When you think of tactics and WWII, one immediately dwells on games like Close Combat. Sudden Strike attempts to make tactical games more accessible by disguising it under the interface of a traditional RTS game. Many would argue that this is exactly what Close Combat has been trying to do and no doubt the familiar interface makes it easier for gamers to take on this new dimension of RTS gaming. For gamers who dread wargames, Sudden Strike is definitely more akin to the RTS genre. For example, your infantry squads can be positioned by individual soldiers with razor-like precision, unlike the semi-autonomous units in real-time wargames (this comes with a mixed blessing of course, since you are responsible for more micromanagement). That said, Sudden Strike does include lots of features from the wargaming genre. For example, using a mixed squad of flamethrowers and infantry grunts, I could attack the blind side of a well-armed tank, in which under any normal circumstances my infantry would be ripped to shreds within seconds. Many RTS gamers shy away from this time of gaming because is takes too long to set up these types of mini-victories. Often if you lose a crucial unit, you can kiss the whole mission goodbye. This is not so with Sudden Strike. It is a lot more forgiving and the objectives laid out are fairly free. It is not puzzle-like in the vein of Commandos. You are often told to capture a specific point but how you do it is never really laid out either consciously or unconsciously. This encourages armchair generals to think of plans on their own.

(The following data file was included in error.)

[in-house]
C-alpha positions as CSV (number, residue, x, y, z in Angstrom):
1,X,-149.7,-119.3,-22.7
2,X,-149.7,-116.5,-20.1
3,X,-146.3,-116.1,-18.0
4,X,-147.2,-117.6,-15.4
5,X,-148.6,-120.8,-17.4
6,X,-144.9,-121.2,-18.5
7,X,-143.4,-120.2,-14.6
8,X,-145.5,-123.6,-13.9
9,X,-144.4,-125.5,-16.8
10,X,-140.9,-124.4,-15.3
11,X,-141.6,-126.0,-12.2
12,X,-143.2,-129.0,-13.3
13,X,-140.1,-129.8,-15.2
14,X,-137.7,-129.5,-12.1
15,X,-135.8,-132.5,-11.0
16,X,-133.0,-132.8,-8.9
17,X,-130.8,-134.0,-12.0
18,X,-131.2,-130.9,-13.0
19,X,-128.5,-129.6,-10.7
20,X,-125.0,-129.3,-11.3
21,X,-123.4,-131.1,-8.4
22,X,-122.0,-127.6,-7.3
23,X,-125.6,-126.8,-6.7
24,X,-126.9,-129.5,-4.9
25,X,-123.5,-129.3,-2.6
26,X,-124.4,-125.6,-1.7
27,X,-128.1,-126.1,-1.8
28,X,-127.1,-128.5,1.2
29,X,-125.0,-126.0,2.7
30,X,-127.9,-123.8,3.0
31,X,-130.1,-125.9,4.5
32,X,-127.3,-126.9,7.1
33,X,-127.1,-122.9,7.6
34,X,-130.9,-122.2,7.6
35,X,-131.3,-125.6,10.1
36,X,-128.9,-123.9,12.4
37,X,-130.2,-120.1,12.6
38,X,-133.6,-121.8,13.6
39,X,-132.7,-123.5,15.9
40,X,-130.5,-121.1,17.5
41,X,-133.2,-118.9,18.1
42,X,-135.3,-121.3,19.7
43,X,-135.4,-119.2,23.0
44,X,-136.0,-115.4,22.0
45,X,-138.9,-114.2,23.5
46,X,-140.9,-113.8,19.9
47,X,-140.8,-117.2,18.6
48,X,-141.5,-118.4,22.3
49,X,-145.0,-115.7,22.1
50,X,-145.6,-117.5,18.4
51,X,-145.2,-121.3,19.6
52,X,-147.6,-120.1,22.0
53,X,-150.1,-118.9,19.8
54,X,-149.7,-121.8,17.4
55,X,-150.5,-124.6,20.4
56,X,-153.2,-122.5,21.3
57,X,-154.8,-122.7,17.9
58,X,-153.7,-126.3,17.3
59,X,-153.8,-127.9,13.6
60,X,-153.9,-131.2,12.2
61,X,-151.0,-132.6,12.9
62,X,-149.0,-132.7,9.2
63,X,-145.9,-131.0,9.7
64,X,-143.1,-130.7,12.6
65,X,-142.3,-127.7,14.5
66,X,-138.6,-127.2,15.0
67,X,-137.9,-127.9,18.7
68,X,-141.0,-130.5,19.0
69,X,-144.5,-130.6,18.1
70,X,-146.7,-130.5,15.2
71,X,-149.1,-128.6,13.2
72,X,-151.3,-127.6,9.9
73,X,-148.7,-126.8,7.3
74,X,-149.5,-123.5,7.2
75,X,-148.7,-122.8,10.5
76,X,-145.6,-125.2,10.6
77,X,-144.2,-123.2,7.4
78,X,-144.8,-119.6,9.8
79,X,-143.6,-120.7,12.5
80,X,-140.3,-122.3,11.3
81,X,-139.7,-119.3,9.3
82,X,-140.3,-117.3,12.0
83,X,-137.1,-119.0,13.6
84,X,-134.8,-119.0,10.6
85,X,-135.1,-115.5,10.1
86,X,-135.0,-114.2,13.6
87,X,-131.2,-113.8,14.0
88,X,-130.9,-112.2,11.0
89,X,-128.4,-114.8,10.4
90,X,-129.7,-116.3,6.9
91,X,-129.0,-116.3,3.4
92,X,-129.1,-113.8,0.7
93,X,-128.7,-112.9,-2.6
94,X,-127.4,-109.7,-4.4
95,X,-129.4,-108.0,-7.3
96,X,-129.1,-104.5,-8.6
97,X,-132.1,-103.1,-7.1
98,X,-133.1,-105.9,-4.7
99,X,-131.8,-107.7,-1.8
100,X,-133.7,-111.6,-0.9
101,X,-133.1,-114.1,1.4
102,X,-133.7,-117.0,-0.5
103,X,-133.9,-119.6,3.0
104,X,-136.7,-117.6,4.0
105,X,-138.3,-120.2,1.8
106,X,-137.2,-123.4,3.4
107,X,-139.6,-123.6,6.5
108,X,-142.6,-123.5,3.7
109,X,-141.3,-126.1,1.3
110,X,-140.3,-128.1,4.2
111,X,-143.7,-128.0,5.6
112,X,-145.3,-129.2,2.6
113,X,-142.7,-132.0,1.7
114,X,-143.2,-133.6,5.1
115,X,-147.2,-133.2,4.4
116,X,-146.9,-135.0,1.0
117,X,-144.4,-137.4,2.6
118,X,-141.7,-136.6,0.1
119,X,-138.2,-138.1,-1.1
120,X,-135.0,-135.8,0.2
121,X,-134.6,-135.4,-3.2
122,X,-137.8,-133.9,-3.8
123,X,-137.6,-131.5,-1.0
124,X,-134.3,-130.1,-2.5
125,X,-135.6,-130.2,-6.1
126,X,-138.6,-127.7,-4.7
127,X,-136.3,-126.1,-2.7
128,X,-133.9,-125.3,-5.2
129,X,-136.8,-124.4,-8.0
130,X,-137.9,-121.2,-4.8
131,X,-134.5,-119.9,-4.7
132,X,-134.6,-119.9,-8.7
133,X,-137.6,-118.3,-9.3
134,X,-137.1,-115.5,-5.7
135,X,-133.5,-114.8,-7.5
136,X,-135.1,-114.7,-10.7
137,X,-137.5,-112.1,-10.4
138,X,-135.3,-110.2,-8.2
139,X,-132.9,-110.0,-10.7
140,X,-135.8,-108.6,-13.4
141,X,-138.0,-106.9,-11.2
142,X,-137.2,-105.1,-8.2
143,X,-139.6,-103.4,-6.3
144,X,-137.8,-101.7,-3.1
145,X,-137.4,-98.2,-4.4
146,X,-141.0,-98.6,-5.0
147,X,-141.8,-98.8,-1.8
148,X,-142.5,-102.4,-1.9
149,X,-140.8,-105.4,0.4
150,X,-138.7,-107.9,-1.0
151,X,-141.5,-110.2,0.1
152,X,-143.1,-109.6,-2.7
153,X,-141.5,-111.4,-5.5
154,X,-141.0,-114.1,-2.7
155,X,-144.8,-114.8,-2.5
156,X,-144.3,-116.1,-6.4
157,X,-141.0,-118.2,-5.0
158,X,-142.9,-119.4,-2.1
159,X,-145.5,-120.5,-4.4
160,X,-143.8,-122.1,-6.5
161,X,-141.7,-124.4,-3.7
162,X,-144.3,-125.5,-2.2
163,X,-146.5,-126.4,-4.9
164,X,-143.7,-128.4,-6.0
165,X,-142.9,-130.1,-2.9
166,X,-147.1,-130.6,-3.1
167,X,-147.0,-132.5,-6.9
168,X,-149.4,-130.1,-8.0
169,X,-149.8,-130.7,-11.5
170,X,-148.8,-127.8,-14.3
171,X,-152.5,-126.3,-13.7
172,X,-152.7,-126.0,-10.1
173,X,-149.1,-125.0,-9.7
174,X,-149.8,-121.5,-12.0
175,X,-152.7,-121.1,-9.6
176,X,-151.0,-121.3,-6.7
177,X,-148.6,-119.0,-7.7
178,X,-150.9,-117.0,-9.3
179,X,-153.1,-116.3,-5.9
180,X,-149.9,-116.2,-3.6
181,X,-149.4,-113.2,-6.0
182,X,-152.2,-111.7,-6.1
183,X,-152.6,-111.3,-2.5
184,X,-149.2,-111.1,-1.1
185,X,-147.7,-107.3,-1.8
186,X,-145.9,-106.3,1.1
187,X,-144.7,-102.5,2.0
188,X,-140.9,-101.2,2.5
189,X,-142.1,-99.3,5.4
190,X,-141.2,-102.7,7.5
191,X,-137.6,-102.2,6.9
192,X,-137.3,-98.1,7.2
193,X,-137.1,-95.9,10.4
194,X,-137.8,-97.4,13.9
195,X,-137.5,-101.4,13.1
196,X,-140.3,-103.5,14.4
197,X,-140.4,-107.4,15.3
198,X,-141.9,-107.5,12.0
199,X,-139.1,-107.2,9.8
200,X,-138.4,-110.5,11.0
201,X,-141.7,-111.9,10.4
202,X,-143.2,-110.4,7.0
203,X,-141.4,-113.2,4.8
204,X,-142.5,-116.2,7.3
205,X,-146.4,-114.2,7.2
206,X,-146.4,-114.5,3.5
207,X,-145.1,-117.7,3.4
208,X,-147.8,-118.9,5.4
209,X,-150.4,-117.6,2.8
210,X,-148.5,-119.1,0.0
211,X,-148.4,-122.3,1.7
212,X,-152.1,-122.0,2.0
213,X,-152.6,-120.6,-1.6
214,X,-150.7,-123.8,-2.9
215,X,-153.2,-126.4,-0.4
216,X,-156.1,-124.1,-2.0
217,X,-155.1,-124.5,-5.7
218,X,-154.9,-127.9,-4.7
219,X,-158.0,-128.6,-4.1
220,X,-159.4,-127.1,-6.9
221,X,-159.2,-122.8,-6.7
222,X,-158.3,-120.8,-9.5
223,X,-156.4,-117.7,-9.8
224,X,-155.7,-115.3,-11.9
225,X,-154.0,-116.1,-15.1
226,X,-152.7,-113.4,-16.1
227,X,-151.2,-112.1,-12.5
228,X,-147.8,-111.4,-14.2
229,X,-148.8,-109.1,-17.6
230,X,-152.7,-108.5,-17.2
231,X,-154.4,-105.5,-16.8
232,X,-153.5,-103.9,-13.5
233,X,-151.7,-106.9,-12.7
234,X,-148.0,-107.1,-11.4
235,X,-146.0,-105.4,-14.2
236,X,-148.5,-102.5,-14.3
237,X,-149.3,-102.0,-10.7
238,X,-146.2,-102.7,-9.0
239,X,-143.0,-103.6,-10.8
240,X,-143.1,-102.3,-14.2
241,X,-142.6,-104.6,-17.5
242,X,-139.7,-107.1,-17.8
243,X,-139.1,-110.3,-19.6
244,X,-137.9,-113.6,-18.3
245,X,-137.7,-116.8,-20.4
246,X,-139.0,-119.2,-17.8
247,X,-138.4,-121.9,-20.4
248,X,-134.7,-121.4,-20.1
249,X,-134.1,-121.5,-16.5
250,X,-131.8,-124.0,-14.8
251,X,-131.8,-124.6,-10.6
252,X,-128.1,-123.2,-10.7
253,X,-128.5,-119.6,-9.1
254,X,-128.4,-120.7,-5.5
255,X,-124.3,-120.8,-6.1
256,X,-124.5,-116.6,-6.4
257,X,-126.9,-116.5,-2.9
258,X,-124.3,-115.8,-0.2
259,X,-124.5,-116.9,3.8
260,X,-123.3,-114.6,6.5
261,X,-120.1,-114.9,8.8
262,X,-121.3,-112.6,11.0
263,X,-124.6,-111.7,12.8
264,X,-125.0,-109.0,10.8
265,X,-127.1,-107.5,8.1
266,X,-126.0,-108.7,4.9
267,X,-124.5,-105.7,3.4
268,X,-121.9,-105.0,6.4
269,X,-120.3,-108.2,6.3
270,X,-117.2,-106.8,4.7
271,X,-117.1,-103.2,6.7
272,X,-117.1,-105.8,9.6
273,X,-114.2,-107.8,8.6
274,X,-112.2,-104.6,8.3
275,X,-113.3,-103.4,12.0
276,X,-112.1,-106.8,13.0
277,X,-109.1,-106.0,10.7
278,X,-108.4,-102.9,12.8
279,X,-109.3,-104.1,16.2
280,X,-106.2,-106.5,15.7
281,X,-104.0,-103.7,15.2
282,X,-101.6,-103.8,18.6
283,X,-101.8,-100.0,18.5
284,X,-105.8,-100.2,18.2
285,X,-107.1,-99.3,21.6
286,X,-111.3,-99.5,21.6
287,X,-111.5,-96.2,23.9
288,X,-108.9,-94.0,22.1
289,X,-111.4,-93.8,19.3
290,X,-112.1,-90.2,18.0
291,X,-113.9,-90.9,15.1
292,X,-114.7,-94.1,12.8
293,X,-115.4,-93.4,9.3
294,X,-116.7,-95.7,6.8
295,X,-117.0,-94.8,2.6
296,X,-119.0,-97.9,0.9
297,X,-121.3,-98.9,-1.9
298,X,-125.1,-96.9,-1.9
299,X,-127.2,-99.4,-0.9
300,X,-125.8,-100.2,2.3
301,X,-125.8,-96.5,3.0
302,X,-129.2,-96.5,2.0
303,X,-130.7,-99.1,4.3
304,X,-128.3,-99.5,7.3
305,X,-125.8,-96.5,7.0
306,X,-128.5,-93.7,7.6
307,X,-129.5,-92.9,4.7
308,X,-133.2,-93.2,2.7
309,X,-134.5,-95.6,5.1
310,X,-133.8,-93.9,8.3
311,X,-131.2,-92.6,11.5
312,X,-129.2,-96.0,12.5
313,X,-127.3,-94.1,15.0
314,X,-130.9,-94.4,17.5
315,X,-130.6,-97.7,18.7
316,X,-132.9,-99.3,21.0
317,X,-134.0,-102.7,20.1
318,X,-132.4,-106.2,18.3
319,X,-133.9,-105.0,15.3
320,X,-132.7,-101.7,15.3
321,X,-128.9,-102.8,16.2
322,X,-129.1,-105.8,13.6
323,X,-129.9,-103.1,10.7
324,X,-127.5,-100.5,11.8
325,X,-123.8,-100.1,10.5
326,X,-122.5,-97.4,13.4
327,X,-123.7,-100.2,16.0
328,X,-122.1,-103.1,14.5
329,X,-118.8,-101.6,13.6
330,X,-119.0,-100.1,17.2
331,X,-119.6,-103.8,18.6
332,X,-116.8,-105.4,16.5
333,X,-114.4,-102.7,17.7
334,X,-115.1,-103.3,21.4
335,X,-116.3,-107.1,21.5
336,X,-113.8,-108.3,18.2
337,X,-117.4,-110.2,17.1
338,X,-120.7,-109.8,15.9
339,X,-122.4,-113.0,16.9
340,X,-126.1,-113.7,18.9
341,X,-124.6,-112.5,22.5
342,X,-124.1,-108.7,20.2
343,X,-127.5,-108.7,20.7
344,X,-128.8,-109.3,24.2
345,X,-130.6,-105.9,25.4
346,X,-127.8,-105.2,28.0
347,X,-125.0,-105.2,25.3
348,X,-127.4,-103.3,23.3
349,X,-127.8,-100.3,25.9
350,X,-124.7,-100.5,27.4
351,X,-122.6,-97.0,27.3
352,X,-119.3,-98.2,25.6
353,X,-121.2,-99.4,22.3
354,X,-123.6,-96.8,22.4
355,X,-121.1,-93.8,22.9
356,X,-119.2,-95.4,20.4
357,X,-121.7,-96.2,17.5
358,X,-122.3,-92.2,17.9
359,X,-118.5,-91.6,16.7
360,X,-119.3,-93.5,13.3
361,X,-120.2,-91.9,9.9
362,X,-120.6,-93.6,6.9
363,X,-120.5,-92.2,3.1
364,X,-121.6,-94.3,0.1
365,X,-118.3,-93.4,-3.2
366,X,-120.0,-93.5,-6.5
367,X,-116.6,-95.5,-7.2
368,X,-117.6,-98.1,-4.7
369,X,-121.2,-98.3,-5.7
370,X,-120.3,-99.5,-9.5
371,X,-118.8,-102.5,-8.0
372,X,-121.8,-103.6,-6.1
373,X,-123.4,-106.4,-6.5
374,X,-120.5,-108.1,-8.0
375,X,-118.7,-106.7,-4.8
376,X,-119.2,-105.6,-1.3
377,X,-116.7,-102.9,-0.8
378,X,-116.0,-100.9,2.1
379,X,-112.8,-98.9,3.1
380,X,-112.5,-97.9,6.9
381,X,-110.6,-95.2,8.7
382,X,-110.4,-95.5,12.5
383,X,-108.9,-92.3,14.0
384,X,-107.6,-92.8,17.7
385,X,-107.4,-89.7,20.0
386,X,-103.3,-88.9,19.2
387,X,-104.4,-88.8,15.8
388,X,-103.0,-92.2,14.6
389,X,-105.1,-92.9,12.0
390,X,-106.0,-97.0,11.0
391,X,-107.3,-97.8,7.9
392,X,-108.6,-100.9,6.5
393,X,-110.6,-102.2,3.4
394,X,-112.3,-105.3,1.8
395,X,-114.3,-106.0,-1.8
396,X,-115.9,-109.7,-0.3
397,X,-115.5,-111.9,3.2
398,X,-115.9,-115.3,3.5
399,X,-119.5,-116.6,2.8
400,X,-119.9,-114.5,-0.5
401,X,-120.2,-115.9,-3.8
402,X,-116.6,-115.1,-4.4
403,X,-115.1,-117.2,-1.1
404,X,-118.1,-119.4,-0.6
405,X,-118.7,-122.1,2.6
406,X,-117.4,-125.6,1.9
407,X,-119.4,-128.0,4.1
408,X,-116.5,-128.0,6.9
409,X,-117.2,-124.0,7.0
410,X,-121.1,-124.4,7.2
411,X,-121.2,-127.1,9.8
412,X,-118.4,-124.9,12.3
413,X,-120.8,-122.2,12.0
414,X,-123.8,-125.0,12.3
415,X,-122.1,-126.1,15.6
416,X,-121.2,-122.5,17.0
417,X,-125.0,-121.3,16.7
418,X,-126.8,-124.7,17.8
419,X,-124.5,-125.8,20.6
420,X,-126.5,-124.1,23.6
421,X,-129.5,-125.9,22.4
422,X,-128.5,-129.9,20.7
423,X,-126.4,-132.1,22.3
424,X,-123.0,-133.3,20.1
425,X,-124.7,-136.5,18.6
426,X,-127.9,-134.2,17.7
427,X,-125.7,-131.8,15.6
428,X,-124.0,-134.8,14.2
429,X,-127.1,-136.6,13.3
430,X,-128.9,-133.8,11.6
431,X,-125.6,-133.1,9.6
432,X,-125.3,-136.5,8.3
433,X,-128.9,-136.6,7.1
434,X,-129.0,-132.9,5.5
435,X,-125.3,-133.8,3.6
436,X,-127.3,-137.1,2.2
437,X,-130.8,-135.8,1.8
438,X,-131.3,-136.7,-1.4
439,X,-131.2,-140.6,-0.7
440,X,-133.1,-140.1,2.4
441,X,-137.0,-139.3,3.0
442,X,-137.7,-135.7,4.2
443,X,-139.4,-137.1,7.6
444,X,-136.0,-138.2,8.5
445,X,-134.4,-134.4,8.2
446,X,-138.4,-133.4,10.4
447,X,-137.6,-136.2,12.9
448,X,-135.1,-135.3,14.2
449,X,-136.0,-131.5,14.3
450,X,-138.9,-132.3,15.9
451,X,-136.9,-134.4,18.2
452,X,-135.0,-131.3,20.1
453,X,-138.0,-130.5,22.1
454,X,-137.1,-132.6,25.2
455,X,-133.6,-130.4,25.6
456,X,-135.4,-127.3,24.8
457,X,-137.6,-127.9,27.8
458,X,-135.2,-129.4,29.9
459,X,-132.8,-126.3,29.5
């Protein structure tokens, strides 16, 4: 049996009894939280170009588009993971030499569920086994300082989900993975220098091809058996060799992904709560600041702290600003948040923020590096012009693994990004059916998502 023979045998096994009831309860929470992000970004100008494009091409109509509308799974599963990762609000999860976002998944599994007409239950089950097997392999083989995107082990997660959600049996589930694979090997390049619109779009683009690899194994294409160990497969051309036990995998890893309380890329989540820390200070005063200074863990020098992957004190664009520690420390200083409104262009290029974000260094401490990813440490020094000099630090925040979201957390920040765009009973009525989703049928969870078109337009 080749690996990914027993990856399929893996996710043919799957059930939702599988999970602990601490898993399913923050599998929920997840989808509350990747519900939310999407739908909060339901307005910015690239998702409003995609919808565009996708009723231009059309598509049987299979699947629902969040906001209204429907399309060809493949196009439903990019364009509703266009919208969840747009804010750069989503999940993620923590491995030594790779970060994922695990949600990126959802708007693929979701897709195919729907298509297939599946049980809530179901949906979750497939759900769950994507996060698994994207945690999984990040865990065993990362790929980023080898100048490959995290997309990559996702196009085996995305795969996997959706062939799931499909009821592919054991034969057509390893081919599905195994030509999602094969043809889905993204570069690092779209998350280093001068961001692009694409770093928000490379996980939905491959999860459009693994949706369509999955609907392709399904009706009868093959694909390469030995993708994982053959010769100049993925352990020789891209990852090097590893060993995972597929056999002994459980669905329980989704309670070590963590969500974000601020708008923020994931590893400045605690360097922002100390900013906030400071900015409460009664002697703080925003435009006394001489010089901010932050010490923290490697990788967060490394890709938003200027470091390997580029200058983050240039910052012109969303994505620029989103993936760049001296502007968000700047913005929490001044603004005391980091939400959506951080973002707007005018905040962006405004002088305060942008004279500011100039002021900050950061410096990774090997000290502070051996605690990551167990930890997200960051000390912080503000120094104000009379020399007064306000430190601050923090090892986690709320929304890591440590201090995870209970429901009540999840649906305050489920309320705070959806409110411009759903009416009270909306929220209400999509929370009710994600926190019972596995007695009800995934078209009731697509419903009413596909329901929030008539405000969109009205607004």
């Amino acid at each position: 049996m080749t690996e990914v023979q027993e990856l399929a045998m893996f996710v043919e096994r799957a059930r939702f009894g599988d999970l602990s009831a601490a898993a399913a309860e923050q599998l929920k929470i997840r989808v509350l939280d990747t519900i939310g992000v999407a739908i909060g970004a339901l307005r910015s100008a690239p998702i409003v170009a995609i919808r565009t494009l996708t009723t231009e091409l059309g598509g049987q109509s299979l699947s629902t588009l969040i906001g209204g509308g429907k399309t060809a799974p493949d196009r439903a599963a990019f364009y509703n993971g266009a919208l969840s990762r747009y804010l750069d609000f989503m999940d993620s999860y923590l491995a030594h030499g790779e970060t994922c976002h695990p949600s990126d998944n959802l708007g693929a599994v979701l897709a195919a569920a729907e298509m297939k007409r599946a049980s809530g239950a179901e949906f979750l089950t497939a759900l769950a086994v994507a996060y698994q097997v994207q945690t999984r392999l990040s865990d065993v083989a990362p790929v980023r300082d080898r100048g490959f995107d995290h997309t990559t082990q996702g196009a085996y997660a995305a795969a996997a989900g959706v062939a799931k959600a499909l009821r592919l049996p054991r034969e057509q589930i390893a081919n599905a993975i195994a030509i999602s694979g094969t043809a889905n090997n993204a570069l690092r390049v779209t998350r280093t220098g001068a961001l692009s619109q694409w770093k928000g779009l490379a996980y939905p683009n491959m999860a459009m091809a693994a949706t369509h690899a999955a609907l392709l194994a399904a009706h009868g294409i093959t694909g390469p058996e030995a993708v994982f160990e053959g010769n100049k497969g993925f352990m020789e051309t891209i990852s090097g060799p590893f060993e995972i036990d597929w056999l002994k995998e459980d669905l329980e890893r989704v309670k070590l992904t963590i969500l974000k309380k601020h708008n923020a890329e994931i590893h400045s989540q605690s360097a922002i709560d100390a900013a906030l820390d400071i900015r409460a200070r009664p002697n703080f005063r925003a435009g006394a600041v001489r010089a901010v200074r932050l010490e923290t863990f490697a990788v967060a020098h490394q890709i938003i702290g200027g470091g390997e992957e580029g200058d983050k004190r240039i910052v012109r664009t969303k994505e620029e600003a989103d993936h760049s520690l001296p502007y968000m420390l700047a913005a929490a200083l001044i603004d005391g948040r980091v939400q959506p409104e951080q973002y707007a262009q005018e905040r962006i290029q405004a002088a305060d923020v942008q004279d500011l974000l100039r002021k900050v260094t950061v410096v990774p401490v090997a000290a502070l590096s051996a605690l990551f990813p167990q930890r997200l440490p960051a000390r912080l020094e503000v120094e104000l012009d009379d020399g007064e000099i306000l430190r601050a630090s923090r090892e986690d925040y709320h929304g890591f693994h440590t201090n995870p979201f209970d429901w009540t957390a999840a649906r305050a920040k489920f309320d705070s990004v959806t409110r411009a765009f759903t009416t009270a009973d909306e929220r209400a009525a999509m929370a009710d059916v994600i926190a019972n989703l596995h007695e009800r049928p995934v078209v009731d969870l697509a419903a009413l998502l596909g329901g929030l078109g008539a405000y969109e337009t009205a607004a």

When I talk about generals, I mean generals. Sudden Strike's main caveat is the meticulous rendering of all major WWII units. It uses a 2D engine and high-resolution graphics similar to what was done with Age of Empires. Although, the engine is quite static, the animation on the units is impressive nonetheless. Those keen on WWII trivia will be able to spot Panzer tanks, Shermans and flak guns. This authenticity extends to the aural experience as well. Mortar fire and air strikes manage to instil fear while the units talk in their native languages. In the midst of firefights, one can easily discern the fire of the M1 Garand versus the MP40 or Mauser. I was really encouraged by all this meticulous research, if only the gameplay were as realistic. Each mission posed to the player is effectively a map of sorts: the objectives are not transparent (Deus Ex is a title with transparent objectives par excellence). In it, there are often four or five objectives that can be accomplished. Although the developers took the pains to hire voice actors that have an English accent akin to German, British or American, I found the speakers unconvincing. Moreover, this is the first game I saw where the speaker actually speaks faster than the subtitles. Often briefings end with "In short: do this, do that", albeit five times as long. What I would have really liked, and this never translated to the actual gameplay, is a mere list of objectives that I need to accomplish always present on the screen. Because there isn't a list, often late in missions I have to go back to the briefing to listen to a good portion of it in order to find out what I'm doing next. This happened often when you use unorthodox or extremely creative tricks, so the game is not as flexible as I thought it would be. The game certainly doesn't like you accomplishing tasks in the incorrect order either. Sometimes, my games stagnated into a standstill because of this.